Efficacy and Safety of the 3-Month Formulation of Paliperidone Palmitate vs Placebo for Relapse Prevention of Schizophrenia – A Randomized Clinical Trial

Joris Berwaerts, MD1; Yanning Liu, MS2; Srihari Gopal, MD, MHS1; Isaac Nuamah, PhD1; Haiyan Xu, PhD1; Adam Savitz, MD, PhD1; Danielle Coppola, MD1; Alain Schotte, PhD3; Bart Remmerie, Chem Eng3; Nataliya Maruta, MD, PhD4; David W. Hough, MD1
JAMA Psychiatry. 2015; 72(8):830-839. http://dx.doi.org:/10.1001/jamapsychiatry.2015.0241.

Design, Setting, and Participants  This randomized, multicenter trial conducted from April 26, 2012, through April 9, 2014, in 8 countries consisted of 4 phases: 3-week screening phase, flexible-dose 17-week open-label transition phase, 12-week open-label maintenance phase, and open-ended double-blind (DB) phase. Of the 506 patients enrolled (aged 18-70 years; DSM-IV-TR diagnosis of schizophrenia), 305 were randomized to 3-month paliperidone palmitate (n = 160) or placebo (n = 145) in the DB phase.

Interventions  Patients received once-monthly doses of the 1-month formulation of paliperidone palmitate (50, 75, 100, or 150 mg eq) during the transition phase, followed by a single dose of the 3-month formulation (3.5 times the stabilized dose of once-monthly paliperidone palmitate) during the maintenance phase. Stabilized patients were randomized to receive either a fixed dose of 3-month paliperidone palmitate (175, 263, 350, or 525 mg eq) or placebo once every 3 months during the DB phase.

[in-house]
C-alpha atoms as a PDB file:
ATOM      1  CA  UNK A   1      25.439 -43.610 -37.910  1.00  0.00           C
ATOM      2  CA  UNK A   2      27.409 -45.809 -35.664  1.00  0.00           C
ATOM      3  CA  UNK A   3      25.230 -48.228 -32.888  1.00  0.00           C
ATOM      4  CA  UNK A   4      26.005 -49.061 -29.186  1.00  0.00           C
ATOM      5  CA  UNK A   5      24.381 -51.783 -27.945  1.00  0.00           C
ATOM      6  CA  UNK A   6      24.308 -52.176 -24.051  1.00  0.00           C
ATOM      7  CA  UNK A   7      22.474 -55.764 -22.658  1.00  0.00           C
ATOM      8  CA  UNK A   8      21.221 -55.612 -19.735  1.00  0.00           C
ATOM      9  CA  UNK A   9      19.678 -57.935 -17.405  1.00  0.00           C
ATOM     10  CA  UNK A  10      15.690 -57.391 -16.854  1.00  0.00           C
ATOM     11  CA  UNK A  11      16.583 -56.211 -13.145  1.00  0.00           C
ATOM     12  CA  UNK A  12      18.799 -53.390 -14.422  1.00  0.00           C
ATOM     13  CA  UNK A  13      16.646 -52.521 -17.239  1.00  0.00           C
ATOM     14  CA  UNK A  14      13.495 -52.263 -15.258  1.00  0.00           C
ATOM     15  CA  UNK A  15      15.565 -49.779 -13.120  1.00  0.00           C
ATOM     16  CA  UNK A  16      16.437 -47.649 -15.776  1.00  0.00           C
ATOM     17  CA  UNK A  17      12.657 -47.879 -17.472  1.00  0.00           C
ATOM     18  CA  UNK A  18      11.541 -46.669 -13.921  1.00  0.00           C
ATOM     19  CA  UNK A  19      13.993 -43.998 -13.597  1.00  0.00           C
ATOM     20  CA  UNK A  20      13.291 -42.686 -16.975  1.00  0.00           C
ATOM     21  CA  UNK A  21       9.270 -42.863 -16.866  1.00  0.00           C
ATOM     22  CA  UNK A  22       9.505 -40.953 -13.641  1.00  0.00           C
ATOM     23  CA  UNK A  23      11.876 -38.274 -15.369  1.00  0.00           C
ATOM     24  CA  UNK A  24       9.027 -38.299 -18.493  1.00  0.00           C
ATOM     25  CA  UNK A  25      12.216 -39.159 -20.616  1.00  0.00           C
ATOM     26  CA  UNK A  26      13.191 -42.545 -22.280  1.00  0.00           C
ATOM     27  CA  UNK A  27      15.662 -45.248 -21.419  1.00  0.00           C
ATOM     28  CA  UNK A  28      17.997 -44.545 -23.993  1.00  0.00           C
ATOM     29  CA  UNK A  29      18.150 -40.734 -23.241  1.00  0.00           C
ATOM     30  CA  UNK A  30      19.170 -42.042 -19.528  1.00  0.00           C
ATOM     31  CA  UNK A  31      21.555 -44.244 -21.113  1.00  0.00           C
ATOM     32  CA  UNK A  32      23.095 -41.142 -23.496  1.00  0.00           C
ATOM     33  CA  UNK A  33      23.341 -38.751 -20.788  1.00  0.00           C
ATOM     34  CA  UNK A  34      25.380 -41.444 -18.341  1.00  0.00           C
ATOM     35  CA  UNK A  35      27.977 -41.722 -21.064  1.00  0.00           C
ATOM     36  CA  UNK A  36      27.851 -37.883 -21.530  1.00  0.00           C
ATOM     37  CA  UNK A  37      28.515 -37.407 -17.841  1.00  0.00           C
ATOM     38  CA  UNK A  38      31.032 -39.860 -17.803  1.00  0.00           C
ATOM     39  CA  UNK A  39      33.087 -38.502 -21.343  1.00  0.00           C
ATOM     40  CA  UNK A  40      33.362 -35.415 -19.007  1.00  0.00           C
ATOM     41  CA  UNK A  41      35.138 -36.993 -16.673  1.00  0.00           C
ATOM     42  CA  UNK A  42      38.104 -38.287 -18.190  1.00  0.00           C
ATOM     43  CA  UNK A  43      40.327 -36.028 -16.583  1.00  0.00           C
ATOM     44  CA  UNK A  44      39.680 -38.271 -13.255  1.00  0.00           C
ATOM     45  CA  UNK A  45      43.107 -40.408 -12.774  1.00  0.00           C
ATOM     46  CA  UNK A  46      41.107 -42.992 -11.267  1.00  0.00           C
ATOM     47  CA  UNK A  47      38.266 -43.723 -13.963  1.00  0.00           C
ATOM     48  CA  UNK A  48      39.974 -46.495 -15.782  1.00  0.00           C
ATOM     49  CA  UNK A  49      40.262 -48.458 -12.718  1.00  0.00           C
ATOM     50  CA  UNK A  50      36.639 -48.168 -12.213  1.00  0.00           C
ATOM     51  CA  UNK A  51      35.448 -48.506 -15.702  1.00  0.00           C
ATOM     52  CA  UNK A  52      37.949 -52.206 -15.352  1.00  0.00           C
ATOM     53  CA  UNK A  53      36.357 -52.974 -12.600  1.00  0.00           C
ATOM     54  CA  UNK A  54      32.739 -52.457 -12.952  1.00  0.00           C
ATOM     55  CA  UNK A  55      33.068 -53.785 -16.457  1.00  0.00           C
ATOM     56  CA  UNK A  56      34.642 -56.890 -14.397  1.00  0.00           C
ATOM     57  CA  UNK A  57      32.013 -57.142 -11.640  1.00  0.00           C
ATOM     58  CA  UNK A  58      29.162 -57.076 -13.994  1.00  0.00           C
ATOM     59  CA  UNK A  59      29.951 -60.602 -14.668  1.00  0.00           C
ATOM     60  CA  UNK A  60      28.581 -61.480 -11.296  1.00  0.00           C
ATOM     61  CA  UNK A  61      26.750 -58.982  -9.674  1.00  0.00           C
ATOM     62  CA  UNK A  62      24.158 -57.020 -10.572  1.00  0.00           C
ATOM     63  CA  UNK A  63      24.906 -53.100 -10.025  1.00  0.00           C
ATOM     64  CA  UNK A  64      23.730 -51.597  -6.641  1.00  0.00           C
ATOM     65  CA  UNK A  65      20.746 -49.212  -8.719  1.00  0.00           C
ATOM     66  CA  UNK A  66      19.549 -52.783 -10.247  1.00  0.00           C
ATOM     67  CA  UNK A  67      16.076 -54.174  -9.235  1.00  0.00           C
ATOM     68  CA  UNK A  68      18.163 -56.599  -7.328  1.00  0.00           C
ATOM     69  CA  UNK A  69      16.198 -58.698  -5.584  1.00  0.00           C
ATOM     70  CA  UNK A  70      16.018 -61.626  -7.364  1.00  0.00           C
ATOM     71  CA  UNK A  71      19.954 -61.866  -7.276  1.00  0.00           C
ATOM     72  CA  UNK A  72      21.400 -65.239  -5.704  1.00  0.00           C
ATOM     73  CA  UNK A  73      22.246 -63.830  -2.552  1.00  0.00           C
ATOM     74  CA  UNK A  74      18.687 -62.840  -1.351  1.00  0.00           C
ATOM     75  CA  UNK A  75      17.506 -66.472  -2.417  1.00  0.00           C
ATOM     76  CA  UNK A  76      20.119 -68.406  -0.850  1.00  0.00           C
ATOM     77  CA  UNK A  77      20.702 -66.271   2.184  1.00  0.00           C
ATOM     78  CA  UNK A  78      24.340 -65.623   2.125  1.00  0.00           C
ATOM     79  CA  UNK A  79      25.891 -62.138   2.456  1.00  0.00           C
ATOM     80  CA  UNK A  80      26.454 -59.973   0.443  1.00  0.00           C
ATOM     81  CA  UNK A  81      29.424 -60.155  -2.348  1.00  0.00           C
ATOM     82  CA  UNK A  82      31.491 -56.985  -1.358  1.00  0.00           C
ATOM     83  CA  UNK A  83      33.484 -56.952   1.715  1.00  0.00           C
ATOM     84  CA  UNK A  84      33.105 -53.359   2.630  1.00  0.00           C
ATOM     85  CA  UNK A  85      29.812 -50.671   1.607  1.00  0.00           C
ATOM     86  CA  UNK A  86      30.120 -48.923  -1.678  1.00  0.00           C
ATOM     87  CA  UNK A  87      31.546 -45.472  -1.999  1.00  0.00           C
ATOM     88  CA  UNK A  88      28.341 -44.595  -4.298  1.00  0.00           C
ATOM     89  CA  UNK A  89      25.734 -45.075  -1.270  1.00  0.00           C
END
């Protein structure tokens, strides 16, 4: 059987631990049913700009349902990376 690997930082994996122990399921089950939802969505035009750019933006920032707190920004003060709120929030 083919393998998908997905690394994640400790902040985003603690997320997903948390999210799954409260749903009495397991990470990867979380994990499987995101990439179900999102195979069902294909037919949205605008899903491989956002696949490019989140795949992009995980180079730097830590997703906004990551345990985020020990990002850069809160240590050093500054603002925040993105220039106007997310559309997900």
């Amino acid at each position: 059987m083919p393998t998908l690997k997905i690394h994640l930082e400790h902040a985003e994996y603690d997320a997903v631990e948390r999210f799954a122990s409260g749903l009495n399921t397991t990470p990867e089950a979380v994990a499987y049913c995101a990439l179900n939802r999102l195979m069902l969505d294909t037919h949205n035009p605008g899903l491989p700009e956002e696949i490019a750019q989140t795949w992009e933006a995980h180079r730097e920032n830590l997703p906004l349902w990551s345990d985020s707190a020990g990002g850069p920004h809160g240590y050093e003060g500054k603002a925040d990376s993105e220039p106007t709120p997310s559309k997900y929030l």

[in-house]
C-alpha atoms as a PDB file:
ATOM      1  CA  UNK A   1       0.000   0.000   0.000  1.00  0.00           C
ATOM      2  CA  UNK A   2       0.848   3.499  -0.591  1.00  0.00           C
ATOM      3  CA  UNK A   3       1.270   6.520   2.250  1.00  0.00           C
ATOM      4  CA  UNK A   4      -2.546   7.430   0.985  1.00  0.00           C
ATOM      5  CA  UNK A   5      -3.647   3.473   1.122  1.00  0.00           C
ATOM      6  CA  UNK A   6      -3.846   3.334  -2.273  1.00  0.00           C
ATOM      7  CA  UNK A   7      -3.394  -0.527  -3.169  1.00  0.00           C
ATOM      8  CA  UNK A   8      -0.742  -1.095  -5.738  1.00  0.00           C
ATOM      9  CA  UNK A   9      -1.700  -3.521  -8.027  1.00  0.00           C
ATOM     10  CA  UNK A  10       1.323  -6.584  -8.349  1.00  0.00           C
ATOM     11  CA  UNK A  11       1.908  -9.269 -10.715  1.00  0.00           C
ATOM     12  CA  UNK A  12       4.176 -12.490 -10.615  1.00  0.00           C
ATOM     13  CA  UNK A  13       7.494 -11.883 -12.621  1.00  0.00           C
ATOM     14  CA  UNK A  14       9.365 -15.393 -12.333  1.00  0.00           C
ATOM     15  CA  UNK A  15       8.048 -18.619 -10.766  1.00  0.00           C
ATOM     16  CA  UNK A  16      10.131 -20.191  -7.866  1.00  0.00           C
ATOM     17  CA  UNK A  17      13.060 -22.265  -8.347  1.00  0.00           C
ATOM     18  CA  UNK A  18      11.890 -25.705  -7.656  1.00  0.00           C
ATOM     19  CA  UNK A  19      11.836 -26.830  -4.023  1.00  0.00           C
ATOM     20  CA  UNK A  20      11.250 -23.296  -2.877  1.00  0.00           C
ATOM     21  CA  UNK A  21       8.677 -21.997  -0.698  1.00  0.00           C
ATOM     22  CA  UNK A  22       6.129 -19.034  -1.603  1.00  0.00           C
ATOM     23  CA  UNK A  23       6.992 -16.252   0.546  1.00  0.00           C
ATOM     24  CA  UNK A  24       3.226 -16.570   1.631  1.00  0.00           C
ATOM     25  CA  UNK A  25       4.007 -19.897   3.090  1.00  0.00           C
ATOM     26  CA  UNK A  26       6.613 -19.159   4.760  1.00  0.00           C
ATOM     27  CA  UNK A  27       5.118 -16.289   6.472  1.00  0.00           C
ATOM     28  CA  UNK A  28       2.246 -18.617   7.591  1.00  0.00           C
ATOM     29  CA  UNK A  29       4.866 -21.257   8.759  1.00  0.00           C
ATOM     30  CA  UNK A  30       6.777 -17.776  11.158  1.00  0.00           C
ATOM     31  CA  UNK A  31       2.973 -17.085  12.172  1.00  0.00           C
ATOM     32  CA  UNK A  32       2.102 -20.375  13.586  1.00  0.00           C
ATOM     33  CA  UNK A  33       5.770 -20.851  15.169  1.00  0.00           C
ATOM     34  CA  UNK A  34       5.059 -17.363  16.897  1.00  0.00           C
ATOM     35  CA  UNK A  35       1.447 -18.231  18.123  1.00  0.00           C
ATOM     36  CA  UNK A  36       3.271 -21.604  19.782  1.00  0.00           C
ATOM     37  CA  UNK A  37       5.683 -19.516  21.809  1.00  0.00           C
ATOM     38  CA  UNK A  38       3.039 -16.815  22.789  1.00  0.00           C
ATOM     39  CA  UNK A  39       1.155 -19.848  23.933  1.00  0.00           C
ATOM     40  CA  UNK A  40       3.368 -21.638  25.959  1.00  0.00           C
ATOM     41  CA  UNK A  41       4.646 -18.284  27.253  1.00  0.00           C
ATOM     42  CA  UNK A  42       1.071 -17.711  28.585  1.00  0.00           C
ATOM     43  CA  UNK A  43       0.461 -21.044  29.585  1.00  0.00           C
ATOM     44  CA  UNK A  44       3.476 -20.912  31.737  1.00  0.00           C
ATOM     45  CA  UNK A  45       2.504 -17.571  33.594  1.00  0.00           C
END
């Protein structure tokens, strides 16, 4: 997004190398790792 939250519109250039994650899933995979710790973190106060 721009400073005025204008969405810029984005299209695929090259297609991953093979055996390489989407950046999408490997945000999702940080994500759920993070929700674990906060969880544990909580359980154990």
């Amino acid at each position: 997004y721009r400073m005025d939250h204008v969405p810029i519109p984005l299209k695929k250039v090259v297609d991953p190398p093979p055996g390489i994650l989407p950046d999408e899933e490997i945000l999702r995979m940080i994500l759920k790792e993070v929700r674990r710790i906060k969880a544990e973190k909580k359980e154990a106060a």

Main Outcomes and Measures  Time from randomization to the first relapse event (time to relapse) in the DB phase.

Results  In the interim analysis, time to first relapse was significantly different in favor of the paliperidone palmitate group vs the placebo group (hazard ratio = 3.45; 95% CI, 1.73-6.88; P < .001); median time to relapse was 274 days for placebo but not estimable for 3-month paliperidone palmitate. An independent data monitoring committee recommended early study termination due to efficacy. In the DB phase, 183 of 305 patients (62% with 3-month paliperidone palmitate; 58% with placebo) had at least 1 treatment-emergent adverse event; those noted more frequently in the group receiving paliperidone palmitate than in the placebo group were headache (9% vs 4%), weight increased (9% vs 3%), nasopharyngitis (6% vs 1%), and akathisia (4% vs 1%).